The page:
MIF inhibited the cellular senescence of MSCs. (A) Western blotting and quantitative analysis of MIF protein expression in young and aged MSCs. (B) Western blotting and quantitative analysis of MIF, p53 and p21 protein expression in young MSCs treated with control siRNA or MIF-siRNA. (C) Representative images of SA-β-gal staining and quantitative analysis of SA-β-gal-positive cells in young MSCs treated with control siRNA or MIF-siRNA. (D) Western blotting and quantitative analysis of MIF, p53 and p21 protein expression in aged and MIF-aged MSCs. (E) Representative images of SA-β-gal staining and quantitative analysis of SA-β-gal-positive cells in aged and MIF-aged MSCs. (F) Cell growth curves showed that overexpression of MIF in aged MSCs increased their growth rate. Scale bar=100 μm. Data are expressed as the mean±SEM. n=3. **p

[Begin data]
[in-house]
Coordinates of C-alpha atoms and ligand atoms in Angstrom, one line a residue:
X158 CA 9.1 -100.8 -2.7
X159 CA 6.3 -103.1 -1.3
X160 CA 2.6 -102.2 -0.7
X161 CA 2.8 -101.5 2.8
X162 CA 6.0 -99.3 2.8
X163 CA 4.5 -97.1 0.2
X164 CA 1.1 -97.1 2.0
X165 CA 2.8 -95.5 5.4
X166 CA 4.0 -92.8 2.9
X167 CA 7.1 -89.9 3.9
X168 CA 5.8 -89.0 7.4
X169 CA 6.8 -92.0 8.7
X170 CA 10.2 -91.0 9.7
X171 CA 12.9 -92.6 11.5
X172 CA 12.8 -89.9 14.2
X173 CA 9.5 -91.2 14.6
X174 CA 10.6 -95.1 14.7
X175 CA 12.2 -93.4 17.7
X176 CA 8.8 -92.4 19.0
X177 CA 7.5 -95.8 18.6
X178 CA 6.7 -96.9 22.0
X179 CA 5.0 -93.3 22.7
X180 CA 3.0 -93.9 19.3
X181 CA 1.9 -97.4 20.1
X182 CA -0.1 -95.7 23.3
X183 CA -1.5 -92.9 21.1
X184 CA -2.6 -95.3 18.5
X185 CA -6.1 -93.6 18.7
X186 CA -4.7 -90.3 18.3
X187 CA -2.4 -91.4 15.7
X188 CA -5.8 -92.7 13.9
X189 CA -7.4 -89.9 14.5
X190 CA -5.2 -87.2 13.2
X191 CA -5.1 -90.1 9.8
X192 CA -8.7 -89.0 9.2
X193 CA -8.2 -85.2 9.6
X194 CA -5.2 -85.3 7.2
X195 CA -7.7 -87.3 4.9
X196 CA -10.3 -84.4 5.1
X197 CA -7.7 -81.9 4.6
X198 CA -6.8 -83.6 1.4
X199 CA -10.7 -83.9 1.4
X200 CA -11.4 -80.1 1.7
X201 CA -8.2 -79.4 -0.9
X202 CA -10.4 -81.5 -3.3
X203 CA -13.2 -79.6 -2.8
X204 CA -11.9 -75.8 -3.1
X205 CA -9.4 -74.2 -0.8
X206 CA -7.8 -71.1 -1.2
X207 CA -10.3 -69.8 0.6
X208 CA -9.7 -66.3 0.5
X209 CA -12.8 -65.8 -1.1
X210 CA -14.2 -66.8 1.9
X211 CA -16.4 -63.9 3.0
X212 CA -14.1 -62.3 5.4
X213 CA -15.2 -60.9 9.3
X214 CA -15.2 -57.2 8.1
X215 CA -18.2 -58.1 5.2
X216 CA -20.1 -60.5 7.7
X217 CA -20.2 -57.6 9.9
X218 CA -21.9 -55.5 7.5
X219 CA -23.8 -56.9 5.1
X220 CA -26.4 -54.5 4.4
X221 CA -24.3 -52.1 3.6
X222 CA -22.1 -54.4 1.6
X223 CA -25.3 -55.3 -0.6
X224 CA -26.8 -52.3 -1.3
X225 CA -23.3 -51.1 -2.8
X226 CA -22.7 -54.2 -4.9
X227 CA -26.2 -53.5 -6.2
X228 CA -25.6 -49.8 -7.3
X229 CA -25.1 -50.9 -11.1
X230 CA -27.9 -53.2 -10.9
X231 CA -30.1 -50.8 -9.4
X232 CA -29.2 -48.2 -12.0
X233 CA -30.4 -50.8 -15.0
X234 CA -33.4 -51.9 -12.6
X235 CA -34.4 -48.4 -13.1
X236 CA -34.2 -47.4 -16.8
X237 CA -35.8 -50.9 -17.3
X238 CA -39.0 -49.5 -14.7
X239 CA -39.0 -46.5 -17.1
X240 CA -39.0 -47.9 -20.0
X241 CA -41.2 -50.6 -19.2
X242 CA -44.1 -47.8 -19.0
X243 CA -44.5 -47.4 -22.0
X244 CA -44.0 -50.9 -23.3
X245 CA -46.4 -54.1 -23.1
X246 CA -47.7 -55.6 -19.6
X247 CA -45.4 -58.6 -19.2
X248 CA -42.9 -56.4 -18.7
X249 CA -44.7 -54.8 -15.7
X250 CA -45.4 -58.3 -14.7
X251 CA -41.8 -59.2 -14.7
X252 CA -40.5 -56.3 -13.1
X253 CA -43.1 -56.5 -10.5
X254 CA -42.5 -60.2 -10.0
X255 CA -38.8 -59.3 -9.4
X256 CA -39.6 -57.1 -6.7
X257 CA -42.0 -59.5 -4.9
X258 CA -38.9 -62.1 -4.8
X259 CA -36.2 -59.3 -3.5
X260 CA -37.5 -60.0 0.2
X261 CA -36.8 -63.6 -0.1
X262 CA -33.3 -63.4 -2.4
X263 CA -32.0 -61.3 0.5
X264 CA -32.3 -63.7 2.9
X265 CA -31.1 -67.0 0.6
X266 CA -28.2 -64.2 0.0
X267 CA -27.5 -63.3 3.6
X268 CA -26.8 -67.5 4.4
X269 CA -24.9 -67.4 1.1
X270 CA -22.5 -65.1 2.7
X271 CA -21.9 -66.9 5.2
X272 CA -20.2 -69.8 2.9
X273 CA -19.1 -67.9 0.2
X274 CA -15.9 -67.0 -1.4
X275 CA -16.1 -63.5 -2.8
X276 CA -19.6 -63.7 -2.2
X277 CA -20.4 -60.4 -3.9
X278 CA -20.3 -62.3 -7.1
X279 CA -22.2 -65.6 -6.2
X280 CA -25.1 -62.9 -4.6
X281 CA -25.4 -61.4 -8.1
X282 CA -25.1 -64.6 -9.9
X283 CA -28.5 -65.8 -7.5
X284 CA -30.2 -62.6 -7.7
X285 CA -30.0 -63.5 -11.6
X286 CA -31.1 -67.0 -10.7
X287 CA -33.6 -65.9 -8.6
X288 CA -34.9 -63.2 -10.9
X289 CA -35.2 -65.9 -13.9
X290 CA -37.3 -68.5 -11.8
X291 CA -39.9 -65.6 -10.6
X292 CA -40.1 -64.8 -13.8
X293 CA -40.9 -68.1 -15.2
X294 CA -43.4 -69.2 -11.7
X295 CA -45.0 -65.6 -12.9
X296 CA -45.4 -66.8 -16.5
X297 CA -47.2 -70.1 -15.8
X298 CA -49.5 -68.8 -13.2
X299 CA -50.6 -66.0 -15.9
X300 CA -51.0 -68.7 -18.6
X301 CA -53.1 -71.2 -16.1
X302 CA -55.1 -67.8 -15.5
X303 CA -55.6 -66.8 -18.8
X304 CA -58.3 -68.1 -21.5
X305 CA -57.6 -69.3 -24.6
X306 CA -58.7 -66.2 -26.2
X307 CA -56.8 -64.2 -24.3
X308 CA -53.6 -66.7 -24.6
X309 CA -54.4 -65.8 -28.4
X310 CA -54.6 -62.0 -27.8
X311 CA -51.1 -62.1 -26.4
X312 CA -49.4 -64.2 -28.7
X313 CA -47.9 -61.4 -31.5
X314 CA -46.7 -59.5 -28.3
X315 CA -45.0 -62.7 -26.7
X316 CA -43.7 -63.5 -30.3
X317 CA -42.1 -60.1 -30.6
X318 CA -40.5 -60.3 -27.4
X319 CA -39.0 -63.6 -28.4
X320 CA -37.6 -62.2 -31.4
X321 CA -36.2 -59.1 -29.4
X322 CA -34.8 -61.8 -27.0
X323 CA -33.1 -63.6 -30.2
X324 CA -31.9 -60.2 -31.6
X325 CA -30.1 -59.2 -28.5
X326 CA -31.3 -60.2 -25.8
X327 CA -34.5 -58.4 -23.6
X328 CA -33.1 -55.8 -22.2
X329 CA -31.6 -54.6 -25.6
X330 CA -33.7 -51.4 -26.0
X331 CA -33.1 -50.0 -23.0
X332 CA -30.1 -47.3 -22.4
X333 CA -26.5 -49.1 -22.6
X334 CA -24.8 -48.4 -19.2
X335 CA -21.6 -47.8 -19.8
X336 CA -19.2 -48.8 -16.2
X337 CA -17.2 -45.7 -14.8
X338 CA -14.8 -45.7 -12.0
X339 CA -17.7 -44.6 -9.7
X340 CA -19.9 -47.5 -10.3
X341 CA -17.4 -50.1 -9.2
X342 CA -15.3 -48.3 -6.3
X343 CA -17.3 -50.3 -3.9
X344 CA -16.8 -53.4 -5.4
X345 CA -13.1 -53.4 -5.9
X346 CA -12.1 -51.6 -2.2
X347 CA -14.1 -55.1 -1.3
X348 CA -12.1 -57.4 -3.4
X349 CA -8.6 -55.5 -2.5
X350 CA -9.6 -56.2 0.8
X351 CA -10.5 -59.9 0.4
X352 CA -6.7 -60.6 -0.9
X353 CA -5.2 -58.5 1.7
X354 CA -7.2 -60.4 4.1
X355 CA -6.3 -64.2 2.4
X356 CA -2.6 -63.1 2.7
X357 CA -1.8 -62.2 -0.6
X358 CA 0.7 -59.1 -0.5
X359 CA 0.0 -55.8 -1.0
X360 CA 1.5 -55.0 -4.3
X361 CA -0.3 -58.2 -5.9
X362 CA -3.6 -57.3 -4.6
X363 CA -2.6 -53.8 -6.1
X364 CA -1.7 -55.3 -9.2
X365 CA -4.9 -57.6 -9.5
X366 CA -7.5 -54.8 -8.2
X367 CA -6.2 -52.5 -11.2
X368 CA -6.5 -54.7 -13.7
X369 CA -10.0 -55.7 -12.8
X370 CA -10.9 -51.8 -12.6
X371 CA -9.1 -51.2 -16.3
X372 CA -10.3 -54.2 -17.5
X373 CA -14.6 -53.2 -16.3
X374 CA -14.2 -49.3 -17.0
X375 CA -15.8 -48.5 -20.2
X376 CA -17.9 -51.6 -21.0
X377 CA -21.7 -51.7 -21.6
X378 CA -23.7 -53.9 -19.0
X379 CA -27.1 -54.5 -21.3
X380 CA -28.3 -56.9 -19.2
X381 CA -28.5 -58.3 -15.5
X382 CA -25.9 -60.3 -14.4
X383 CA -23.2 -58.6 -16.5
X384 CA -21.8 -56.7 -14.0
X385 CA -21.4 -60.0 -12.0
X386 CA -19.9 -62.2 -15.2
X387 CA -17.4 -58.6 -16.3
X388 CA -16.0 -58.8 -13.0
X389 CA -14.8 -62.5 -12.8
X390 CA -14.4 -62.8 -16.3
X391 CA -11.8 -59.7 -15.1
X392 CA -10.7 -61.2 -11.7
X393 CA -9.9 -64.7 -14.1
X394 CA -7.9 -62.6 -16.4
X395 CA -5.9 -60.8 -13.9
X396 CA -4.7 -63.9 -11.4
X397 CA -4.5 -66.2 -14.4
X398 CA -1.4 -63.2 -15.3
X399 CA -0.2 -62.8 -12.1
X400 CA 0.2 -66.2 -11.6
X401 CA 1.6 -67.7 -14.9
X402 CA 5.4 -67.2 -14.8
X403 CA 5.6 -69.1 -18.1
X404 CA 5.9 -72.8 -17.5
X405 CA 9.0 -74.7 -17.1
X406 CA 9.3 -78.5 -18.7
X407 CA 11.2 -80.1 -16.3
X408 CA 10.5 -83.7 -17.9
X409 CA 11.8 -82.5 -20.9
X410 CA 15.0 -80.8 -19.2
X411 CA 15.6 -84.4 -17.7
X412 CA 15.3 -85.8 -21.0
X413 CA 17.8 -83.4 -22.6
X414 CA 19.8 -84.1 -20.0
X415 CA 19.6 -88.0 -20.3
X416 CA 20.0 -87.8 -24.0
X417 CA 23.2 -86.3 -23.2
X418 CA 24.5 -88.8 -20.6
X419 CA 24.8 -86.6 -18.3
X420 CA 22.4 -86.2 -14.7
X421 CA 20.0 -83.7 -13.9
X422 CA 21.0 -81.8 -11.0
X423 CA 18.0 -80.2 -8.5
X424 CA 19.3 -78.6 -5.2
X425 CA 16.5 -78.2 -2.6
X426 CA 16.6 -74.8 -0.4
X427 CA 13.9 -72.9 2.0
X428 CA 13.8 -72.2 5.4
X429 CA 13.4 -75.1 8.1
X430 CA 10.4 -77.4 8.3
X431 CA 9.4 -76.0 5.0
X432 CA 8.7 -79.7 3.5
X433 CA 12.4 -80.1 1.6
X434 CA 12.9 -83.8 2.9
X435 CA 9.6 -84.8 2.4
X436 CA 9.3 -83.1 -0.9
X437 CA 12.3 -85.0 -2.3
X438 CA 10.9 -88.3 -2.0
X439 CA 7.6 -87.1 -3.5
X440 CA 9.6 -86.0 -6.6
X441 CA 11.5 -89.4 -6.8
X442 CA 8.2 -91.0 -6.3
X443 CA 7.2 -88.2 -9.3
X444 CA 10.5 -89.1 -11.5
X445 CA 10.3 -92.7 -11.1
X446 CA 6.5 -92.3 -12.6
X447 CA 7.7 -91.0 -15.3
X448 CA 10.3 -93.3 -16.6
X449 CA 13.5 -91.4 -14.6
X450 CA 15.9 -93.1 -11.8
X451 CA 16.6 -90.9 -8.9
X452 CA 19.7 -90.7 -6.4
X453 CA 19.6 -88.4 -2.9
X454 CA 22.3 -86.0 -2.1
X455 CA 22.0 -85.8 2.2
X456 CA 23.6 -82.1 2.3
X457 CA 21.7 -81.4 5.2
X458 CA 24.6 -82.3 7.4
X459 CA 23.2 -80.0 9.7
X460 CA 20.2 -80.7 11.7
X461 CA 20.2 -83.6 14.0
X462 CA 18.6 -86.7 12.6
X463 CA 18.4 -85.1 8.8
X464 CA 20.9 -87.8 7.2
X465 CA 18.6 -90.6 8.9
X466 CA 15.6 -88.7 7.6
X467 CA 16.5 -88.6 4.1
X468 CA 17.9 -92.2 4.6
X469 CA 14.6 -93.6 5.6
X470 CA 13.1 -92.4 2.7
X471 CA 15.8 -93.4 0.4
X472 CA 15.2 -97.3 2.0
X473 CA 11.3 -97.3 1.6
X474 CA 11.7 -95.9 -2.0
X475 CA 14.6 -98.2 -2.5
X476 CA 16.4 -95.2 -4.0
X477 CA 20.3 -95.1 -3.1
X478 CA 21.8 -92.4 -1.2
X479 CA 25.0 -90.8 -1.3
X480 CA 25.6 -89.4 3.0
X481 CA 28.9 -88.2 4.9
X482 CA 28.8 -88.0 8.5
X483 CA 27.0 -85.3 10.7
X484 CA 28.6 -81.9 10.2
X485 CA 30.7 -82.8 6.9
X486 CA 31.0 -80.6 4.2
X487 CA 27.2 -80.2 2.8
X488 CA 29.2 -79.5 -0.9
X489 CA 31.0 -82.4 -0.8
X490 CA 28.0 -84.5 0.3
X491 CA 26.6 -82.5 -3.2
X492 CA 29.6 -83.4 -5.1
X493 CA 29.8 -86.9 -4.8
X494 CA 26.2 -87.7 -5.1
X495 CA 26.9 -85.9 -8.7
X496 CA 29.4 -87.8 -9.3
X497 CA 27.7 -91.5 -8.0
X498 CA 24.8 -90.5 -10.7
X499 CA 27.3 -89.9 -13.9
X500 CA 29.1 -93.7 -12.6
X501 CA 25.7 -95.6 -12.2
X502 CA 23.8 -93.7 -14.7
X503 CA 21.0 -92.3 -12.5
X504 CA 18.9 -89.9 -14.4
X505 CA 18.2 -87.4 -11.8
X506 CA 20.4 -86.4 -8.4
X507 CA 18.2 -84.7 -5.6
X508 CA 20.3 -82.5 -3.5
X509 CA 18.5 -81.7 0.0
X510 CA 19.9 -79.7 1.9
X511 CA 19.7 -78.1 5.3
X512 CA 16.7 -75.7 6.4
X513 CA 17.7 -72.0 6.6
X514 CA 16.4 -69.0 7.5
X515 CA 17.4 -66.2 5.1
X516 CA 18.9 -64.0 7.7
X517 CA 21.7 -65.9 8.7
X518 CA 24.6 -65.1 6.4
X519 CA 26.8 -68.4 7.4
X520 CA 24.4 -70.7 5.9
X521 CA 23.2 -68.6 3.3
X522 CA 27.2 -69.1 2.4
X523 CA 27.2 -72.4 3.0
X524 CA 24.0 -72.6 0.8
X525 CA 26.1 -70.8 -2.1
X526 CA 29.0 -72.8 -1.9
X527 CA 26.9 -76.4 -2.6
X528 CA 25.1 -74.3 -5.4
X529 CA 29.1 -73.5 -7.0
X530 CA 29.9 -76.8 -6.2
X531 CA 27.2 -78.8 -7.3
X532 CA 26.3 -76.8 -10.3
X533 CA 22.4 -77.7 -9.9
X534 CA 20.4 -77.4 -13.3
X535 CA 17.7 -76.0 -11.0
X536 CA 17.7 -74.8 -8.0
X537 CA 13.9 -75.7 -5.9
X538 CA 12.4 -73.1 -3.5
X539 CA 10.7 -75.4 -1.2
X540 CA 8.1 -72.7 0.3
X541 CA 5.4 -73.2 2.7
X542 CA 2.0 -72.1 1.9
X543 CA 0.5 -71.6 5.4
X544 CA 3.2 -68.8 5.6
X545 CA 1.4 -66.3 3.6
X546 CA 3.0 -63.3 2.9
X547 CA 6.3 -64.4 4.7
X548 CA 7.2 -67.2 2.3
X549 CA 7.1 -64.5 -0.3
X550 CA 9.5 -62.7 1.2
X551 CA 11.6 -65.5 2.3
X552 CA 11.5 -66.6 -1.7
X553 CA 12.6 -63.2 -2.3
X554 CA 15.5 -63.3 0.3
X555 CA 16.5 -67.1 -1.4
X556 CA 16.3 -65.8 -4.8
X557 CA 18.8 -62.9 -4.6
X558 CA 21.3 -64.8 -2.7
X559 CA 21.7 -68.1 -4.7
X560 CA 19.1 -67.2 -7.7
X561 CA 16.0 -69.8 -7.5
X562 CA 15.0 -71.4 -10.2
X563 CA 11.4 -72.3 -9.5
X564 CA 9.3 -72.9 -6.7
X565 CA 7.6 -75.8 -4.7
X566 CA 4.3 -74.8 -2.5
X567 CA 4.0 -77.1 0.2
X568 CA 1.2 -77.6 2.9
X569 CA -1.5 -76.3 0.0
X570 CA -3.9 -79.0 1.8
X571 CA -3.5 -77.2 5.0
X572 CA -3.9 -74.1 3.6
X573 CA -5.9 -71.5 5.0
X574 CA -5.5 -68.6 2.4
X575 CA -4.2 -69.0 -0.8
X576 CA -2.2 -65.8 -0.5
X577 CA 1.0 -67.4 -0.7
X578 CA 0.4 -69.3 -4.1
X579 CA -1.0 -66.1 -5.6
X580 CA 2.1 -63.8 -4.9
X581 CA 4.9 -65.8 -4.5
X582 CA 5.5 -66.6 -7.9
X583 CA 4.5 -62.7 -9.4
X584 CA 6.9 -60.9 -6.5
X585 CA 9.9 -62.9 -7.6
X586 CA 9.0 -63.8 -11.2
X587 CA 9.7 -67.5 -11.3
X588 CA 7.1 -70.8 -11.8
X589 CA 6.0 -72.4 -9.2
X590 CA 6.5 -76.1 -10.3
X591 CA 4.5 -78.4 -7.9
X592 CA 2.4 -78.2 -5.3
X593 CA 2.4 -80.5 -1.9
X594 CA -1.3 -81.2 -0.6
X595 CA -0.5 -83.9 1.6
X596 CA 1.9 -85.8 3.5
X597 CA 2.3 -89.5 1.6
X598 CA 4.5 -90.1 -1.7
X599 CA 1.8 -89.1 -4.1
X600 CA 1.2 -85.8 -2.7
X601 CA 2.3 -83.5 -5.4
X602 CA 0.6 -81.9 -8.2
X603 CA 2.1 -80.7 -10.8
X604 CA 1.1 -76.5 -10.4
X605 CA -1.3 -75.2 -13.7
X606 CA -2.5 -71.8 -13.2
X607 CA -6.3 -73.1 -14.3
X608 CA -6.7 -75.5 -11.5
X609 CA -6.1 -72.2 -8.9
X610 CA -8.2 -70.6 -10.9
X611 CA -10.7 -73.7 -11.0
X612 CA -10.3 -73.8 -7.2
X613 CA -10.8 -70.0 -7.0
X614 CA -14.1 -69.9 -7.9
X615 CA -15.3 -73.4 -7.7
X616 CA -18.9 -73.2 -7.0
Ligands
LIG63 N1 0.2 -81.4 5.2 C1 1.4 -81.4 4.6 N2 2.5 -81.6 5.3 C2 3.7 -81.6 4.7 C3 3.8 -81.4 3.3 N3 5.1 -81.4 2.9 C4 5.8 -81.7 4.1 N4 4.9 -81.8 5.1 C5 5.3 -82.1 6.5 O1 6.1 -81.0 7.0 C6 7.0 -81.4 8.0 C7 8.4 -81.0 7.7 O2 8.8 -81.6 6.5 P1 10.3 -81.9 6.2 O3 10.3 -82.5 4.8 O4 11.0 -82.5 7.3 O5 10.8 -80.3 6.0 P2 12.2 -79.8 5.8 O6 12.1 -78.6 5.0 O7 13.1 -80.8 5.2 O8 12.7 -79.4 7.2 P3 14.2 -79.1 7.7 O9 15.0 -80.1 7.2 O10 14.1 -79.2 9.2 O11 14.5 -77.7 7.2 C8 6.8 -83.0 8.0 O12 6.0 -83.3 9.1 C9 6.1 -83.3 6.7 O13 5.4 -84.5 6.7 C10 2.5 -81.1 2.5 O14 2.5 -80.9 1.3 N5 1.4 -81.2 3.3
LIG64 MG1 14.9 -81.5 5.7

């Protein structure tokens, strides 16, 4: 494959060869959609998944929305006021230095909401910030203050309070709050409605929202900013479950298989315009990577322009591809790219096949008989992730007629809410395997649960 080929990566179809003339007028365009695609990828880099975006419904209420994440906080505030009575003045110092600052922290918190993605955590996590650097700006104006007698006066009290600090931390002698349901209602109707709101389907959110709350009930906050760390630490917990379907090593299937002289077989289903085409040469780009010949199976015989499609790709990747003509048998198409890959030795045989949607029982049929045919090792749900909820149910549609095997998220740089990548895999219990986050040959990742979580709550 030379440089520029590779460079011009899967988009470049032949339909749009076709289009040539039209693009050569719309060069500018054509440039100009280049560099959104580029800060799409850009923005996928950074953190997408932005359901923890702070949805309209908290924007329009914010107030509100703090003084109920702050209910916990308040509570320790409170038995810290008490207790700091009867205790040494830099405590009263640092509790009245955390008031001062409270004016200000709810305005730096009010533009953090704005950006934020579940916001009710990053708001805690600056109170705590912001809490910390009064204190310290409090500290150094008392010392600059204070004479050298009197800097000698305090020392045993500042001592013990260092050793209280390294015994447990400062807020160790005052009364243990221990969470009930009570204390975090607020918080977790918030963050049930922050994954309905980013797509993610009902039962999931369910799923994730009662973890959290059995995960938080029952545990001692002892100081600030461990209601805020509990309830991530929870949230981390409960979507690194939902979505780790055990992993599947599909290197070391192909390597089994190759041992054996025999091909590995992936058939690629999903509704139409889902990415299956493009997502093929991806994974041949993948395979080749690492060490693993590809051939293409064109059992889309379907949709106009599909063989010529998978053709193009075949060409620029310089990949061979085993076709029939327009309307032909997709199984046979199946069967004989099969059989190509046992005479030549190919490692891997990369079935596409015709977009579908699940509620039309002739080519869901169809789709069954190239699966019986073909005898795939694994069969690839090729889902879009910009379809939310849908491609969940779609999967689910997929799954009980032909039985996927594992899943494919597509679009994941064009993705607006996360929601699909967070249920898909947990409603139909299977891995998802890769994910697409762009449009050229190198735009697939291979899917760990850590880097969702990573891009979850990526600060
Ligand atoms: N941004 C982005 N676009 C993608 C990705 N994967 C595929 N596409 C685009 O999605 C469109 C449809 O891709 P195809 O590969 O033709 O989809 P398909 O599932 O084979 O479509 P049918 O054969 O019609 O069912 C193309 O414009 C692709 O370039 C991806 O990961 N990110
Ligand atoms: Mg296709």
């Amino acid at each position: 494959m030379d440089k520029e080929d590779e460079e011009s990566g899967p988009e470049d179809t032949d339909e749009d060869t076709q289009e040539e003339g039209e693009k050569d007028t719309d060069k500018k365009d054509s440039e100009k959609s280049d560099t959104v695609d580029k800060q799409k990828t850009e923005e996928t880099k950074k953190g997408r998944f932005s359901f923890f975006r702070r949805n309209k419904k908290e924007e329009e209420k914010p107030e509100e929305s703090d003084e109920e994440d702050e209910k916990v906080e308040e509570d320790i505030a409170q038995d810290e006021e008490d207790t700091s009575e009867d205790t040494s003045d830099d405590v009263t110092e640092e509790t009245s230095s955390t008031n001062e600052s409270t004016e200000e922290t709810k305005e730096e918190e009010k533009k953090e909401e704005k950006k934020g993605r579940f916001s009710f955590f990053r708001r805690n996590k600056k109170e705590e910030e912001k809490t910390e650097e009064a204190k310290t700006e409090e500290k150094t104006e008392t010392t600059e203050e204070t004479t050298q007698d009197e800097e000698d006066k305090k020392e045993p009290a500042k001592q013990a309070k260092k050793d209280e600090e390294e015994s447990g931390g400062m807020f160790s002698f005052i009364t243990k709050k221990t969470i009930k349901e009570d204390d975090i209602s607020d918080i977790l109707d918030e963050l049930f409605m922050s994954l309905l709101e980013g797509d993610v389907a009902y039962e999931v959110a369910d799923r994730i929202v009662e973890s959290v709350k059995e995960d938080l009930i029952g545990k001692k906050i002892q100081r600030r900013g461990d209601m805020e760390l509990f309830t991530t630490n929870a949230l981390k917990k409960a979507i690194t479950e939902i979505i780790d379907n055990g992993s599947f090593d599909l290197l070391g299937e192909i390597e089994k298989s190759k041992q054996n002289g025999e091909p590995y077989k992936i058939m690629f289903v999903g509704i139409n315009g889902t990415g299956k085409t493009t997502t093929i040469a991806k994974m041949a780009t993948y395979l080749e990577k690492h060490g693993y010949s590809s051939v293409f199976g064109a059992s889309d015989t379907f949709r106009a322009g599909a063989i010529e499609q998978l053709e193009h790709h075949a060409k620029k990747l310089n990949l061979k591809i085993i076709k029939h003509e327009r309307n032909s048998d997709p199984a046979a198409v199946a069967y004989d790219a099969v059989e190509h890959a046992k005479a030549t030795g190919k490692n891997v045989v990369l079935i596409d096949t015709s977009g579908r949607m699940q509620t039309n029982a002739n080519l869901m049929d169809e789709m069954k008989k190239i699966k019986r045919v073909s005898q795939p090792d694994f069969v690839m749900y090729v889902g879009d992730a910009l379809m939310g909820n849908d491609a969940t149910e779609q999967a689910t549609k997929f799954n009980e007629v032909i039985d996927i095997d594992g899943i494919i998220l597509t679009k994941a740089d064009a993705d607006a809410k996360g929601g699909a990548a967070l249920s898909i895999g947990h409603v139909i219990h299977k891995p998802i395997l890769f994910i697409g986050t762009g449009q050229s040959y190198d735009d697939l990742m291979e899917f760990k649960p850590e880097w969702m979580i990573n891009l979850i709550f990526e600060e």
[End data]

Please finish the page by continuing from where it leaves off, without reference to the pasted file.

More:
Figure 2. MIF inhibited the cellular senescence of MSCs. (A) Western blotting and quantitative analysis of MIF protein expression in young and aged MSCs. (B) Western blotting and quantitative analysis of MIF, p53 and p21 protein expression in young MSCs treated with control siRNA or MIF-siRNA. (C) Representative images of SA-β-gal staining and quantitative analysis of SA-β-gal-positive cells in young MSCs treated with control siRNA or MIF-siRNA. (D) Western blotting and quantitative analysis of MIF, p53 and p21 protein expression in aged and MIF-aged MSCs. (E) Representative images of SA-β-gal staining and quantitative analysis of SA-β-gal-positive cells in aged and MIF-aged MSCs. (F) Cell growth curves showed that overexpression of MIF in aged MSCs increased their growth rate. Scale bar=100 μm. Data are expressed as the mean±SEM. n=3. **p<0.01; ***p<0.001.